Lebanon Plans To Charge A Fee For Internet Voice Calls

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A Lebanese socialite talks talks on her phone as she attends the Beirut Fashion Week in the Lebanese capital on April 19, 2017. / AFP PHOTO / PATRICK BAZ (Photo credit should read PATRICK BAZ/AFP/Getty Images)

Intellectual properties are fast becoming a tool for leverage, via tax payment amid extreme economic conditions in the country.

Lebanon is leaning towards placing a fee of 20 cents per day on internet voice calls via whatsApp and facebook messenger social networks in the country, as a way to improve high debt, stagnant growth, crumbling infrastructure and reduced capital inflows.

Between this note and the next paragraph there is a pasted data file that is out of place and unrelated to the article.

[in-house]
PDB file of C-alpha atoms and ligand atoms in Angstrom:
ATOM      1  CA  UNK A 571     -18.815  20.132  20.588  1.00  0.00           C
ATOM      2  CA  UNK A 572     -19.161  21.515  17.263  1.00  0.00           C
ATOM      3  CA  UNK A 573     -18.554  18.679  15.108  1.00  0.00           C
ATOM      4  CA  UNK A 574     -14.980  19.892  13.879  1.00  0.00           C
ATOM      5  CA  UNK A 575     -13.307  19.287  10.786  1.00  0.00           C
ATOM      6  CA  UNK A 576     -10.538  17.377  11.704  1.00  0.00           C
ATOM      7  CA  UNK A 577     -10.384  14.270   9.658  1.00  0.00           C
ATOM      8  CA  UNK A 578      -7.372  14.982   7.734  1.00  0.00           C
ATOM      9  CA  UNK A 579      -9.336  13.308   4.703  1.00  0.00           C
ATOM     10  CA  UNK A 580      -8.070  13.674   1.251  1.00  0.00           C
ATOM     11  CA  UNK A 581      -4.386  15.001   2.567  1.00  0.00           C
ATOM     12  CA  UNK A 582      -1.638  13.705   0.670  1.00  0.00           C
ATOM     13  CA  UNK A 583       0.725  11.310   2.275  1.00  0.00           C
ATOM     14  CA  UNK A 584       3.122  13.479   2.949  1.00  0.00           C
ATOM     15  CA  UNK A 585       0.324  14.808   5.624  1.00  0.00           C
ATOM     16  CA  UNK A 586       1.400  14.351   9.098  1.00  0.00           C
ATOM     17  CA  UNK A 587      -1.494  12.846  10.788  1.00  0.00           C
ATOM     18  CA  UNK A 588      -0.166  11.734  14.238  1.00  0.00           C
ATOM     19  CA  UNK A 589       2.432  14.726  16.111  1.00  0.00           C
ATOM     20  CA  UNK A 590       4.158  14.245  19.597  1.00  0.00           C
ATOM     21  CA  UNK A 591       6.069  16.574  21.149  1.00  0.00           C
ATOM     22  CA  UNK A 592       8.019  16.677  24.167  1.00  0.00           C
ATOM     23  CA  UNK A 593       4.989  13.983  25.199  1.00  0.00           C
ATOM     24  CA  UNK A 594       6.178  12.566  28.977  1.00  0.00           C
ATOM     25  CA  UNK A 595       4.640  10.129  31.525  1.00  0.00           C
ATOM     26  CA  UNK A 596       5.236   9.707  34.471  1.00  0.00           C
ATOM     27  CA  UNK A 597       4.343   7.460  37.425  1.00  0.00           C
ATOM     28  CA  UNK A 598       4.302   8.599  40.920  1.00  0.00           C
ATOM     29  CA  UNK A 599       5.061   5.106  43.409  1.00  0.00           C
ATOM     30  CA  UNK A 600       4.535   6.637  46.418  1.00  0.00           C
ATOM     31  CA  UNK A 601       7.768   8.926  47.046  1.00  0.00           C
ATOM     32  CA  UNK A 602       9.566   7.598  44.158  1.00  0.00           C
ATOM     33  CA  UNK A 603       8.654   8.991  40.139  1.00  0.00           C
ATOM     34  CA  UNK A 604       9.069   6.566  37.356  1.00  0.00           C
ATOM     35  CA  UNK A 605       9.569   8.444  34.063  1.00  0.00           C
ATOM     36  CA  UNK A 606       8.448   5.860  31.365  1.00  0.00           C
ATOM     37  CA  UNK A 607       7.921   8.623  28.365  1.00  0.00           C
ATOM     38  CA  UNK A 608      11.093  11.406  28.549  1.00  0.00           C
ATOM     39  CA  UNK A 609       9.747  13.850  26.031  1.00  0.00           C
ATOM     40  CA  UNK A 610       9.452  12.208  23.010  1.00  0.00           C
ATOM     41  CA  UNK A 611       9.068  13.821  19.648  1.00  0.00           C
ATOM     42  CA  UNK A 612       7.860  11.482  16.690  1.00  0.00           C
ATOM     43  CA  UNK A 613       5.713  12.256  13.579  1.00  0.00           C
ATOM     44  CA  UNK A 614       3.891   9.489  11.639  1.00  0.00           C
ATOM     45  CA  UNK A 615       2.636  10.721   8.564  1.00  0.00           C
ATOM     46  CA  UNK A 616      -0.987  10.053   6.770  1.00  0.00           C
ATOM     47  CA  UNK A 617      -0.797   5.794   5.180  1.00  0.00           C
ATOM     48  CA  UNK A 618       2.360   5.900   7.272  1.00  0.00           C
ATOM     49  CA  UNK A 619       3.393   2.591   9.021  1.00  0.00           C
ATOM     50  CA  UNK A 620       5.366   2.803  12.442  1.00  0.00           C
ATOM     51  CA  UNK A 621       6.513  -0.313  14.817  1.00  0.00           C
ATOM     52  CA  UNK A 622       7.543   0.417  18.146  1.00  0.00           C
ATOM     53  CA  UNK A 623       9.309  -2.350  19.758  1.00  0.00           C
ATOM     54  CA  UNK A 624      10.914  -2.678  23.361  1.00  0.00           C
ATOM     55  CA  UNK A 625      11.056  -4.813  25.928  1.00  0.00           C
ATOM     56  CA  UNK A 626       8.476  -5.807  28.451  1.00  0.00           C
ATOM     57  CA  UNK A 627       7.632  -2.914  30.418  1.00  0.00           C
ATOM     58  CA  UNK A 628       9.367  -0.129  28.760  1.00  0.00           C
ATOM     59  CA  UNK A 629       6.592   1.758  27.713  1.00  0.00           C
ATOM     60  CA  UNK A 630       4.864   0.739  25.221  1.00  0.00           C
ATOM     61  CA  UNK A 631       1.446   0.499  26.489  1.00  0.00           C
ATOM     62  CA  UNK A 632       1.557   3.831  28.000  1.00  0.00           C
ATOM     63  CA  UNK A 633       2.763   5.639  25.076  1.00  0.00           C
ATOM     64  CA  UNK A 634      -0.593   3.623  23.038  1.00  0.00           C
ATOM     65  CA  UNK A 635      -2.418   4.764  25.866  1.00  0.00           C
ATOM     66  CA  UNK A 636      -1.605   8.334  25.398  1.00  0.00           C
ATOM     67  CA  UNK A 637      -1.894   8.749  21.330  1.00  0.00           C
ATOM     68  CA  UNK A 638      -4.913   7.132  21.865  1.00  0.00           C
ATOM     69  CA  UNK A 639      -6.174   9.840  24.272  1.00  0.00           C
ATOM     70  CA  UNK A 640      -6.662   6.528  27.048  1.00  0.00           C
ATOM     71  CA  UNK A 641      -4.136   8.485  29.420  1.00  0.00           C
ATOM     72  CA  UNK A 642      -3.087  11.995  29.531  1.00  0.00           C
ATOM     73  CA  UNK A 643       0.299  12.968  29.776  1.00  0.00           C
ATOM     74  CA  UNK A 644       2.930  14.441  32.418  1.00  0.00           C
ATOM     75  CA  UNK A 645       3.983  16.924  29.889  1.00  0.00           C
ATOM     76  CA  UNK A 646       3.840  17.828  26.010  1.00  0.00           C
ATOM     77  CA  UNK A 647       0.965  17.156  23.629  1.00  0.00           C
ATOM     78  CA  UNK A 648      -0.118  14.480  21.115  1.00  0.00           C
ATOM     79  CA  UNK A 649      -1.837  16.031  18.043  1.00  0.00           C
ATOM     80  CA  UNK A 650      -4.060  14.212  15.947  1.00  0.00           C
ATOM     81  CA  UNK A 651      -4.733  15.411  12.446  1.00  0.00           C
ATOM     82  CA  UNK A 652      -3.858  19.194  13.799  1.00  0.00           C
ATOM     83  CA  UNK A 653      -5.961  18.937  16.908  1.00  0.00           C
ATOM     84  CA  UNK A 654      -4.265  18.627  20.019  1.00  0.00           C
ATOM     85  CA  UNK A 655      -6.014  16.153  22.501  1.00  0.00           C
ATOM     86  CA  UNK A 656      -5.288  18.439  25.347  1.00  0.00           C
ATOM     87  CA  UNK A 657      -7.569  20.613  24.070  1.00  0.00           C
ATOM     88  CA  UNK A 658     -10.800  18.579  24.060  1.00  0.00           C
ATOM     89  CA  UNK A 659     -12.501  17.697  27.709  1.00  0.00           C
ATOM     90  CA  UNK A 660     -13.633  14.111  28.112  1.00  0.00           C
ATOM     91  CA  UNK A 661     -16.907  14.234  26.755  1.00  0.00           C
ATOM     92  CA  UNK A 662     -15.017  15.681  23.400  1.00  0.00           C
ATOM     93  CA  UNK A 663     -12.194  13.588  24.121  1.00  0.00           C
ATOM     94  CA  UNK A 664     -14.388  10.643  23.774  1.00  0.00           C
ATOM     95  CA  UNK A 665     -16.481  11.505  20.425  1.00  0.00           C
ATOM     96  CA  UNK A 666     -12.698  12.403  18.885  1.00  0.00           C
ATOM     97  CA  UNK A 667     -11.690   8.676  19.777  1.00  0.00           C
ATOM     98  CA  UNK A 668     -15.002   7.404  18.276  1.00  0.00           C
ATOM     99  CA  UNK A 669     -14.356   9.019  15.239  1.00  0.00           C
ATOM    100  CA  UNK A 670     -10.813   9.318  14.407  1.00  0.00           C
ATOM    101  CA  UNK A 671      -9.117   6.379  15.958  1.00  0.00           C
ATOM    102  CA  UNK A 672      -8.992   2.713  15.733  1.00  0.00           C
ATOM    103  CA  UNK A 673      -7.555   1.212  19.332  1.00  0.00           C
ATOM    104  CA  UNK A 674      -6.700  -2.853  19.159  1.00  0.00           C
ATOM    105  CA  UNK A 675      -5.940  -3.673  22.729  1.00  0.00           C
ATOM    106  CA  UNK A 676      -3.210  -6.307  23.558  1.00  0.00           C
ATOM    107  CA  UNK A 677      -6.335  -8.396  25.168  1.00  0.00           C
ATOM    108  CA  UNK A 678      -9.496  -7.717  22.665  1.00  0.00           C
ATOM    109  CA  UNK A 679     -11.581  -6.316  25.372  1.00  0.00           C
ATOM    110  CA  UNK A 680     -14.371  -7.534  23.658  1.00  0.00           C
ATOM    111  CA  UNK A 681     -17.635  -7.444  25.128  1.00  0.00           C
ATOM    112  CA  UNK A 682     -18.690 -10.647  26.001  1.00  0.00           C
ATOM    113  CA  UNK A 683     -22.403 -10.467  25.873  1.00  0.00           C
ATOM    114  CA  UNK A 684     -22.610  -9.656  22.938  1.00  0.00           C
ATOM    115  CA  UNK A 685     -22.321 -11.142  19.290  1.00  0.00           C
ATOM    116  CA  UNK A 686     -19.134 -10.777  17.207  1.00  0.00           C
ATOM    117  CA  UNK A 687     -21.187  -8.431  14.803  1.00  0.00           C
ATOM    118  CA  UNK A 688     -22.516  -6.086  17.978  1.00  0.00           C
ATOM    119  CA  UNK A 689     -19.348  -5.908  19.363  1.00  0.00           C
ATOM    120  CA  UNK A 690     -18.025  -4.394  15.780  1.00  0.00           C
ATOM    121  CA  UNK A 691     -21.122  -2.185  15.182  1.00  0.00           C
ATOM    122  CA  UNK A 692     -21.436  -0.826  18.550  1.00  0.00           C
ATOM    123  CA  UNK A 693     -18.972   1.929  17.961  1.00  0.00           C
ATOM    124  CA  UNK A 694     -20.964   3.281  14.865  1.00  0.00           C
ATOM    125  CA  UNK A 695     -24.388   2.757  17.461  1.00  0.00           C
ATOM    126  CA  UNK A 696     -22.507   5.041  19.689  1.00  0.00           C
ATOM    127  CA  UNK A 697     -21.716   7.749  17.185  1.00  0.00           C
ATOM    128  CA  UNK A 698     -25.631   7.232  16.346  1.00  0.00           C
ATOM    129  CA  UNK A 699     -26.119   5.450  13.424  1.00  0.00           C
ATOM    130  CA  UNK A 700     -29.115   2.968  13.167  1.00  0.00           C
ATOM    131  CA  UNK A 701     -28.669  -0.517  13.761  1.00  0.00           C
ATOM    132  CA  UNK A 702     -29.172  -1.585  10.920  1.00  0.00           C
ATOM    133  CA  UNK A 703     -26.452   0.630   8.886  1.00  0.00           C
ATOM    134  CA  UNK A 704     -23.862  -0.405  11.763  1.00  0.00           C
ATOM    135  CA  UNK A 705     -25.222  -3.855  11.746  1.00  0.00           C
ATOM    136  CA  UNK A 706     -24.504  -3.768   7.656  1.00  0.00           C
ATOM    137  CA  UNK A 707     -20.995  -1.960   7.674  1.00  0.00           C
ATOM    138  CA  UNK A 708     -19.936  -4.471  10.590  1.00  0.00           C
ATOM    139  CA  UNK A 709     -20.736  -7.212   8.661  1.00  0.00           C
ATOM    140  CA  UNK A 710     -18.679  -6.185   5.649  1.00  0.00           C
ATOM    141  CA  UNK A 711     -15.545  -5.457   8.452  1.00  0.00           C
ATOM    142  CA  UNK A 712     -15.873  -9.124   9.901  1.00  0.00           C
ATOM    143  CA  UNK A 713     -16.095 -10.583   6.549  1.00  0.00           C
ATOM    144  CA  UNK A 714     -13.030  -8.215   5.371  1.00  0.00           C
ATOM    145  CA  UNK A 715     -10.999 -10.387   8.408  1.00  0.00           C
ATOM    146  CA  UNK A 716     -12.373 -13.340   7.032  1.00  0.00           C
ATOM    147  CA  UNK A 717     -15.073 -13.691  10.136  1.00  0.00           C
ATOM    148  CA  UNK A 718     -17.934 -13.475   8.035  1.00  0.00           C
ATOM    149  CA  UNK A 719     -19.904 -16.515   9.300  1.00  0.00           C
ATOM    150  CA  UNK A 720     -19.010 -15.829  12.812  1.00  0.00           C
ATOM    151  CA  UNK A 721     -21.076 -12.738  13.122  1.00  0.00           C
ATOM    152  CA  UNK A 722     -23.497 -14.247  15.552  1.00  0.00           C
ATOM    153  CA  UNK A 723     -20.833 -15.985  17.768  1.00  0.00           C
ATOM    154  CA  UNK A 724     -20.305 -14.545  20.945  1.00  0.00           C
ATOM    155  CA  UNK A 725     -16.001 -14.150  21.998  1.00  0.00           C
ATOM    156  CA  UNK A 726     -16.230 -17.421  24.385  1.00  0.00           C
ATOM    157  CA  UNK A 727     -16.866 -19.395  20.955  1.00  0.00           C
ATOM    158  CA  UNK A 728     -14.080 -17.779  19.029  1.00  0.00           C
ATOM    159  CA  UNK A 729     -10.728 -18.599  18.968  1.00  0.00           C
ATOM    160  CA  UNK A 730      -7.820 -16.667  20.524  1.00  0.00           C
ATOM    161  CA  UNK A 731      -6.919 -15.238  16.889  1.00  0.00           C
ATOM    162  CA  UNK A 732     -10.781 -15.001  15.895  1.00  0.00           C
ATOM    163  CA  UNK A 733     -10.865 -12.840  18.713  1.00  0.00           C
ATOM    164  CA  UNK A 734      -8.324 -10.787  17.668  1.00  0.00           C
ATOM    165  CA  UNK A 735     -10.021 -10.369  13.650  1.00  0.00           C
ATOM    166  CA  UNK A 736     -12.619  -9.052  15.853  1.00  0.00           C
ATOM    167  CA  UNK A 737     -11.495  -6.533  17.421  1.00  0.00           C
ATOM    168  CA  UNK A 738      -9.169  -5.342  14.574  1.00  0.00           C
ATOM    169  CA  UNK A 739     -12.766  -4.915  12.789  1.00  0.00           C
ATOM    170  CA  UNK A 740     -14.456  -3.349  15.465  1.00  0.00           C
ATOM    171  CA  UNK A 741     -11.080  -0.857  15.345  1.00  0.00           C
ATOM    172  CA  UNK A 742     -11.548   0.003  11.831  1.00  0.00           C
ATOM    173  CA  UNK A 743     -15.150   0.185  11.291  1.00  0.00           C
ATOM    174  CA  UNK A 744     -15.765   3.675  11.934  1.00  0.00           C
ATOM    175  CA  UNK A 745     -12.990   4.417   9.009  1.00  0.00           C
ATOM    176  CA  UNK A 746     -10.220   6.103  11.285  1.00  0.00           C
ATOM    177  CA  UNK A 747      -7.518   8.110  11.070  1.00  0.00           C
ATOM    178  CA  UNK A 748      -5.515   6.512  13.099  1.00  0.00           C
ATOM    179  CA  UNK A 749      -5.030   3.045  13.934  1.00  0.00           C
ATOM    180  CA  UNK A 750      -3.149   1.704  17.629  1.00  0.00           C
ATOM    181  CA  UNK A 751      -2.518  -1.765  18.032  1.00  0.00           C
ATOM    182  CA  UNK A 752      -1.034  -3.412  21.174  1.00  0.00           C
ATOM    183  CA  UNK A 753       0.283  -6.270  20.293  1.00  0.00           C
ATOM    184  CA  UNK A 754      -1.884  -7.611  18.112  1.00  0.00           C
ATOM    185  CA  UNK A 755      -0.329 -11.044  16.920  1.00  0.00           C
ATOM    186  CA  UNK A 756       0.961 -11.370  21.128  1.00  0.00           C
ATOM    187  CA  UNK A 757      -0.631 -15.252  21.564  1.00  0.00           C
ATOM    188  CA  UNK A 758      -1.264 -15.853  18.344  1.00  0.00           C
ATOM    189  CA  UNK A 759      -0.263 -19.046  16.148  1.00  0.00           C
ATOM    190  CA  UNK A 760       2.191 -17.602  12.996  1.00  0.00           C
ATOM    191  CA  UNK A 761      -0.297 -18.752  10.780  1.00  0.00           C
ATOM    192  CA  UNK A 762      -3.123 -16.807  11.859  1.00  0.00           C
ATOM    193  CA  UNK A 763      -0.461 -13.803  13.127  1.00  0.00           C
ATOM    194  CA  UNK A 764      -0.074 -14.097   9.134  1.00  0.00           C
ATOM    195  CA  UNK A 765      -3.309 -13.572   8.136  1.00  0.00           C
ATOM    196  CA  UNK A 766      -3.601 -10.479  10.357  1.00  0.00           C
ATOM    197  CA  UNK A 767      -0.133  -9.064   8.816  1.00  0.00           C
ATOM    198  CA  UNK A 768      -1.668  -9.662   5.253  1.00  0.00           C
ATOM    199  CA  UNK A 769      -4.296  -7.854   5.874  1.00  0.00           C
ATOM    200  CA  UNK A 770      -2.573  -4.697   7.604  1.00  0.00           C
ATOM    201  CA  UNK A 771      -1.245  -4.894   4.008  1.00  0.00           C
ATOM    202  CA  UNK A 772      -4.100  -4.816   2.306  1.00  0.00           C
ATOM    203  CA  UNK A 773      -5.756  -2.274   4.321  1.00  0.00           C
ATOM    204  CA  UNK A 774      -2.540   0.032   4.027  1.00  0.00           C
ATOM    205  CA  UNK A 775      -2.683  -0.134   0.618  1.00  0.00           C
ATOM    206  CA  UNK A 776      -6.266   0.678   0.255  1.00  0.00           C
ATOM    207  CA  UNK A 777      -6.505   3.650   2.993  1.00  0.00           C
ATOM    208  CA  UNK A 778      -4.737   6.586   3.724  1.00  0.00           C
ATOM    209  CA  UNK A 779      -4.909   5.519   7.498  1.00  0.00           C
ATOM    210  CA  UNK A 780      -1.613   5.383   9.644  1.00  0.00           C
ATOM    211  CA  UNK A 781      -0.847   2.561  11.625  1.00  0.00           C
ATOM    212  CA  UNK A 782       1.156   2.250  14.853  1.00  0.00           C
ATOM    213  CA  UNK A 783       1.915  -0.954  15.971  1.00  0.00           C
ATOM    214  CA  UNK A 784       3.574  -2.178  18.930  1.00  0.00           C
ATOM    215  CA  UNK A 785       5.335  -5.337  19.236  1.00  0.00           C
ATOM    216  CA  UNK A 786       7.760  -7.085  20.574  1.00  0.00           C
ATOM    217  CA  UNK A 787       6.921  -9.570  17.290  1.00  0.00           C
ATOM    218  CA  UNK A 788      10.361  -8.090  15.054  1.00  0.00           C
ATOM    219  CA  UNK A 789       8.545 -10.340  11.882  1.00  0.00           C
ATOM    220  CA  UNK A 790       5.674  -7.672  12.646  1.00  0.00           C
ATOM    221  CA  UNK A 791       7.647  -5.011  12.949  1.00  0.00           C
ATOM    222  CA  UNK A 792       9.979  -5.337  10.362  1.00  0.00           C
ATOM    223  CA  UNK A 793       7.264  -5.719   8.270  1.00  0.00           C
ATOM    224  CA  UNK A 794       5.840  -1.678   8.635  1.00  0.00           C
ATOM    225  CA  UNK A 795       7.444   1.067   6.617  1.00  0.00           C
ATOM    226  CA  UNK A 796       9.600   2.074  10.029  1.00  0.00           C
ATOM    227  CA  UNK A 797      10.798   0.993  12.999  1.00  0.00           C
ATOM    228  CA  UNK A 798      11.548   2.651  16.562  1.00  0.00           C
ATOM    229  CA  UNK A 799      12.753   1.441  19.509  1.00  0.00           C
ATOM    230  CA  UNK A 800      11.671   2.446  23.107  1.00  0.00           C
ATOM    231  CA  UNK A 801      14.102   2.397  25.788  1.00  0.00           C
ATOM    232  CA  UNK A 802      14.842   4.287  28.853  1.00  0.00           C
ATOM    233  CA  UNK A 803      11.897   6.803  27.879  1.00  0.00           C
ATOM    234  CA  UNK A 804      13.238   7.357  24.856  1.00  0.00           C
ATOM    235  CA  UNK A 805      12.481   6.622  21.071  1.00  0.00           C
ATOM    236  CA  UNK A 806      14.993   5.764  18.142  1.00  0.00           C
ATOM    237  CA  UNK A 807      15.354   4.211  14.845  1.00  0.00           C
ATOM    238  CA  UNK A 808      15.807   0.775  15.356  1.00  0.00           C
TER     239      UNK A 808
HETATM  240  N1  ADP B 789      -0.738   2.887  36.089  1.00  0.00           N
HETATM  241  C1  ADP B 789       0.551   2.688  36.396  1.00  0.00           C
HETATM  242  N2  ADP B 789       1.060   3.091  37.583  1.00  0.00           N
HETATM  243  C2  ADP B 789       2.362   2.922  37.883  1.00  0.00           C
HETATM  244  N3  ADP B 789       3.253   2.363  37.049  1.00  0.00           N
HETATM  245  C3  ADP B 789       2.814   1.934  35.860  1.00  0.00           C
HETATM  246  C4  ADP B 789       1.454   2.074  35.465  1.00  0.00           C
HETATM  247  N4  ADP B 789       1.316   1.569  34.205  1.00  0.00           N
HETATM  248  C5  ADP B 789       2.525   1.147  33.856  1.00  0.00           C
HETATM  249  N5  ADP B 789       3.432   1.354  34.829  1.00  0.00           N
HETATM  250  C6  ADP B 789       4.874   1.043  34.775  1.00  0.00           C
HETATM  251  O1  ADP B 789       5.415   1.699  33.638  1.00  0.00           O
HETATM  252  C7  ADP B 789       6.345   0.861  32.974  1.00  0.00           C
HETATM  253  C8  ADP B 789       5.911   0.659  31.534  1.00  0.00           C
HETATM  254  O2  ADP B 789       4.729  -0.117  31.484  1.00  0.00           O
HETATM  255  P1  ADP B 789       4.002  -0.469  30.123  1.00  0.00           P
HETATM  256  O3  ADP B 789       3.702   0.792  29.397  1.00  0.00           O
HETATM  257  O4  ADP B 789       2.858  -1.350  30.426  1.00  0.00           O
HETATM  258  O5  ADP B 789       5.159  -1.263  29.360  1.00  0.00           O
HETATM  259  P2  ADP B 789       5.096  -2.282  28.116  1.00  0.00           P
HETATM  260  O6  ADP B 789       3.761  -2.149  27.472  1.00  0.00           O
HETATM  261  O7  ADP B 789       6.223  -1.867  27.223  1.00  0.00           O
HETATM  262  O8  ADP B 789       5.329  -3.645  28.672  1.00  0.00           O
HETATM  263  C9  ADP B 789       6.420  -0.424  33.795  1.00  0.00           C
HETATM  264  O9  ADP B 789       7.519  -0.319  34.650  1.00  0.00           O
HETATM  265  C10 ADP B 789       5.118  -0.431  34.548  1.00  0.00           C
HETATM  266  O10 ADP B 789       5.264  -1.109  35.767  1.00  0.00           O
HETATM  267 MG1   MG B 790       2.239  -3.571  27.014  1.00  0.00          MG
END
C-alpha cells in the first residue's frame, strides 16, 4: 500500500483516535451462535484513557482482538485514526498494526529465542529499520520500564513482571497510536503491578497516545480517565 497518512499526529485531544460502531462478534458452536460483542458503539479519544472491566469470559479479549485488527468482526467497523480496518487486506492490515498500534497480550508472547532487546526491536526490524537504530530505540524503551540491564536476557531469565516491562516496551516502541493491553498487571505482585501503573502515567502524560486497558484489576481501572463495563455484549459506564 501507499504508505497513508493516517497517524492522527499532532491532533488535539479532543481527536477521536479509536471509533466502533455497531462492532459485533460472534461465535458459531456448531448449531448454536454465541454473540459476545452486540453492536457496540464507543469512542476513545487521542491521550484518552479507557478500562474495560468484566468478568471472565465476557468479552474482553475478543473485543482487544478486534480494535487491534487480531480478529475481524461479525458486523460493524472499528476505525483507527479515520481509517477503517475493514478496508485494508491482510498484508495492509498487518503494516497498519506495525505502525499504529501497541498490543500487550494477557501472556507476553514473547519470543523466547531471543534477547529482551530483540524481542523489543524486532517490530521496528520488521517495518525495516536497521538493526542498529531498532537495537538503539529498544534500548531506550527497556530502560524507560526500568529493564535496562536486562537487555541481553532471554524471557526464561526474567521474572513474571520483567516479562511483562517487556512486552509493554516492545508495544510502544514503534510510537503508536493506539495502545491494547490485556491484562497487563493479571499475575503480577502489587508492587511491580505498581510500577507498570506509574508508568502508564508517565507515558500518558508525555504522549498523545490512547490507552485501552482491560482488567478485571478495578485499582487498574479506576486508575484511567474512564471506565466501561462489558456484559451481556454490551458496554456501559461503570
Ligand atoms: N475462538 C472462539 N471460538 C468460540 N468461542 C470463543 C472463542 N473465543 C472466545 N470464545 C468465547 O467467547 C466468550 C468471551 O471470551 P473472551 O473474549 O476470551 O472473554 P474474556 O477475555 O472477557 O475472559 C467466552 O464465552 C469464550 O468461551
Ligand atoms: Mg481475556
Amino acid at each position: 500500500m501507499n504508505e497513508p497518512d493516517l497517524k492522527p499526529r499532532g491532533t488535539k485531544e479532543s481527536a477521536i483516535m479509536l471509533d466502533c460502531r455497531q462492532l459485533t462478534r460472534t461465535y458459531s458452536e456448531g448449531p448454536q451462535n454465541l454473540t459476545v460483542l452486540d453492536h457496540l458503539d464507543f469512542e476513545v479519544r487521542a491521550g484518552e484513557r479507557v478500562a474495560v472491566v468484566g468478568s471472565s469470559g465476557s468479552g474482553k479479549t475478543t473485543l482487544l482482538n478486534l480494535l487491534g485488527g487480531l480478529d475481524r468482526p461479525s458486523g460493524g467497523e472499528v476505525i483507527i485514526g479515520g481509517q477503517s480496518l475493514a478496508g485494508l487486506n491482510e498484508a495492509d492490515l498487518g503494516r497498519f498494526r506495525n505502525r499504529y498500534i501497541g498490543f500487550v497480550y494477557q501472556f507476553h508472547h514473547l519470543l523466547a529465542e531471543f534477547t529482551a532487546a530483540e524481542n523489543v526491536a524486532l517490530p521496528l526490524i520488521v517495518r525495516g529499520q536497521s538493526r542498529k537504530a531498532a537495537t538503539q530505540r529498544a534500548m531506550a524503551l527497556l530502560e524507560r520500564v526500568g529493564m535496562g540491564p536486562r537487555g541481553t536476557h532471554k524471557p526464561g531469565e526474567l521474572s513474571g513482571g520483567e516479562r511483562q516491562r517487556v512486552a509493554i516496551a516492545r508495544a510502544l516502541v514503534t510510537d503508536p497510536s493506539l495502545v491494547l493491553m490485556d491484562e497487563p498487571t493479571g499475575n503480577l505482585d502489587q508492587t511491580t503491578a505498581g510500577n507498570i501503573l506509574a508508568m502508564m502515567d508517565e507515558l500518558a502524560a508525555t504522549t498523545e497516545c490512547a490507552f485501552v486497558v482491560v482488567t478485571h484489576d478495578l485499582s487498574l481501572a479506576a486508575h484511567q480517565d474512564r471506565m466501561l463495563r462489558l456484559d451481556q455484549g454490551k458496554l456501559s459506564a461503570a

The decision was prompted on Thursday following protesters burning tires and vandalizing in the region; crowds gathered in the capital Beirut’s Riad al-Solh square, some waving Lebanese flags and singing.

Lebanese government is now seeking ways to narrow its gaping deficit. And it believes that putting a charge on VoIP will form a new revenue-raising measure for the country, with an estimated net of about $200 million in revenue for the state each year.

However, based on the update received, there’s going to be a change of plan as protests becomes fiercer. It isn’t just about whatsApp’s new call fee.

“We are not here over the WhatsApp, we are here over everything: over fuel, food, bread, over everything,” said a protester in Beirut who gave his name as Abdullah.